I wanted to come into listening to Dom Mysteriis again with a fresh perspective and an eagle’s eye for perspective, and this record doesn’t do anything for me. Truth be told, I was more of a fan of Grand Declaration of War and its willingness to buck trends and fuck with the blackened status quo. For as legendary as this record is to most people, this doesn’t do a damn thing for me, not then or now.

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  • Anthony

    Agreed 100%.

  • Grymm

    Damn… I must have had an IPA or twelve too many, as the link to Csihar’s name was supposed to go to the infamous Sancho scene from the epic cinematic masterpiece, Orgazmo.

    Ah well. My point still stands.

    • And now it does. Go easy on the IPAs, kid.

      • Grymm

        Muchos gracias, amigo!

  • Weirwolfe

    Yeah you’re probably right. However one man’s St Anger can be another man’s Reign in Blood. It’s all a matter of opinion. I happen to think that Ordo Ad Chao is excellent and its had plenty of negative reviews. I’m looking forward to Esoteric Warfare and the new one from Lord Mantis.

    • basenjibrian

      Love Ordo Ad Chao! Probably my favorite, actually!

  • I think the music here is great, but I hate Attila. Never quite understood the appeal.

  • Rich Schwiing Bendall

    Some great riffs on the album and atmosphere is unparalleled. I still think that the vocals are dogshit though.

  • redrohX

    Agreed and also agreed about Grand Declaration…

  • kaaleppi

    First time I removed this site from my bookmarks was the slaughter of the soul joke review and now I will remove it again. Complete bullshit to write this kinda ‘review’. 0/5

    • You’ll be back.

      • basenjibrian

        Oh nooooooooo. You have been removed from an internet commenter’s bookmarks. Suicide is your ONLY option.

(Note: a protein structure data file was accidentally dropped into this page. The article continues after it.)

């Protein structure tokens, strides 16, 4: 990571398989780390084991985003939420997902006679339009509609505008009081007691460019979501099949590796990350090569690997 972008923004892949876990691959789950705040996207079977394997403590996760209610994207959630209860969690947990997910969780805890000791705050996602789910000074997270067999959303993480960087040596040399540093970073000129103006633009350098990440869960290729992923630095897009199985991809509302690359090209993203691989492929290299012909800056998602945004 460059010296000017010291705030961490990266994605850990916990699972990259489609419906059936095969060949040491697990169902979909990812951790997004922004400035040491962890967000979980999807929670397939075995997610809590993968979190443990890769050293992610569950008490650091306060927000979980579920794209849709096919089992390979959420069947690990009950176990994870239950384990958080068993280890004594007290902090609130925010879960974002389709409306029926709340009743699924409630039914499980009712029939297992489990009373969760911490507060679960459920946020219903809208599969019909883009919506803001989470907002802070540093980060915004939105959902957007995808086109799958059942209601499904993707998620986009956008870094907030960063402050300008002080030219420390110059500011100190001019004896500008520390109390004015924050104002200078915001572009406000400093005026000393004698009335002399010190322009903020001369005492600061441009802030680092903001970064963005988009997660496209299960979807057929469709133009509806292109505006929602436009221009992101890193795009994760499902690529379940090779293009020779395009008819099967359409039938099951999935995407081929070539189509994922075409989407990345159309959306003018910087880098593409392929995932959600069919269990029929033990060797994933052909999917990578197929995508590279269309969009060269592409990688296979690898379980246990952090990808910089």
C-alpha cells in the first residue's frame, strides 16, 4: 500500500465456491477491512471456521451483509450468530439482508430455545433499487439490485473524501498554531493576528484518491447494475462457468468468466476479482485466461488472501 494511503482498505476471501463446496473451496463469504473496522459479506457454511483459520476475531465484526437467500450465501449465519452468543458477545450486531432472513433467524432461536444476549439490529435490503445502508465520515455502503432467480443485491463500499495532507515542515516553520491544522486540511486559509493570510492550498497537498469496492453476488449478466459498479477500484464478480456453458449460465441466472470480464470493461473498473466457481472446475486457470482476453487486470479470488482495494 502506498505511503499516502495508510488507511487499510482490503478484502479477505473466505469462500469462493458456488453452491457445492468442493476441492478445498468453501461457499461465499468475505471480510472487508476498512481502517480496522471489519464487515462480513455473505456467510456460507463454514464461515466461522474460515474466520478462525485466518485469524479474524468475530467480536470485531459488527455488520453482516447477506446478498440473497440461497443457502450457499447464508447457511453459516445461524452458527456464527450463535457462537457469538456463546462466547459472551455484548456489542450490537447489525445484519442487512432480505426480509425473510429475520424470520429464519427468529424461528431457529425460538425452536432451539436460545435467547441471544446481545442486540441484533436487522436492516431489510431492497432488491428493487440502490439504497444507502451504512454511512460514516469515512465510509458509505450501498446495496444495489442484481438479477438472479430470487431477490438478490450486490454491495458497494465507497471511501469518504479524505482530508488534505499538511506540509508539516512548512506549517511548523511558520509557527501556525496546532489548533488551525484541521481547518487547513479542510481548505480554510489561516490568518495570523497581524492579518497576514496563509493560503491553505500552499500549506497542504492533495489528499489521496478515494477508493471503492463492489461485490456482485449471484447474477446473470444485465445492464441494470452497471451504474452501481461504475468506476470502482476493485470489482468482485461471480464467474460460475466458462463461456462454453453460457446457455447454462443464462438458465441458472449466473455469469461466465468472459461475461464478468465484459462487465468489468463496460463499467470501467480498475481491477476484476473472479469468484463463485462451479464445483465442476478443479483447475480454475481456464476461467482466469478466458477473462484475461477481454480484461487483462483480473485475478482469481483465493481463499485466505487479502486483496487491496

• marco o

        LOL! :)

  • KevinOfTheMonolith

    Generally agreed. DMDS is pretty overrated as an album, and I say this as a dedicated black metal fan. Aside from one or two good songs, nothing jumps out at me. I’d go as far to say Mayhem in general is really overrated in black metal, with their legacy and early controversy driving them as the newer fans get into it and want stuff that is “edgy” and “out there”

    • Here’s Johnny

      wrong on every level.

  • Alan Smithee

    Any tips for someone that is wanting to get into black metal, but doesn’t know where to start?

    • KevinOfTheMonolith

      Depends on what you’re looking for. I got into black metal through bands like Enslaved and Summoning, and then getting into Bathory, Emperor, Graveland, and Fen, but I tend to go towards more atmospheric stuff.

      • Hulksteraus

        Yeah, +1 for me regards Enslaved and Summoning and also them leading me into Bathory, Emperor, Mayhem, etc. However I guess I am a passing Black Metal enthusiast. I enjoy it, but not really my favourite genre. Enslaved and Summoning remain my two favourite bands (even if they really aren’t technically Black Metal). Tend towards the atmospheric and progressive with my metal (with heapings of Doom, Power, Thrash and old school). Seek out Bathory :)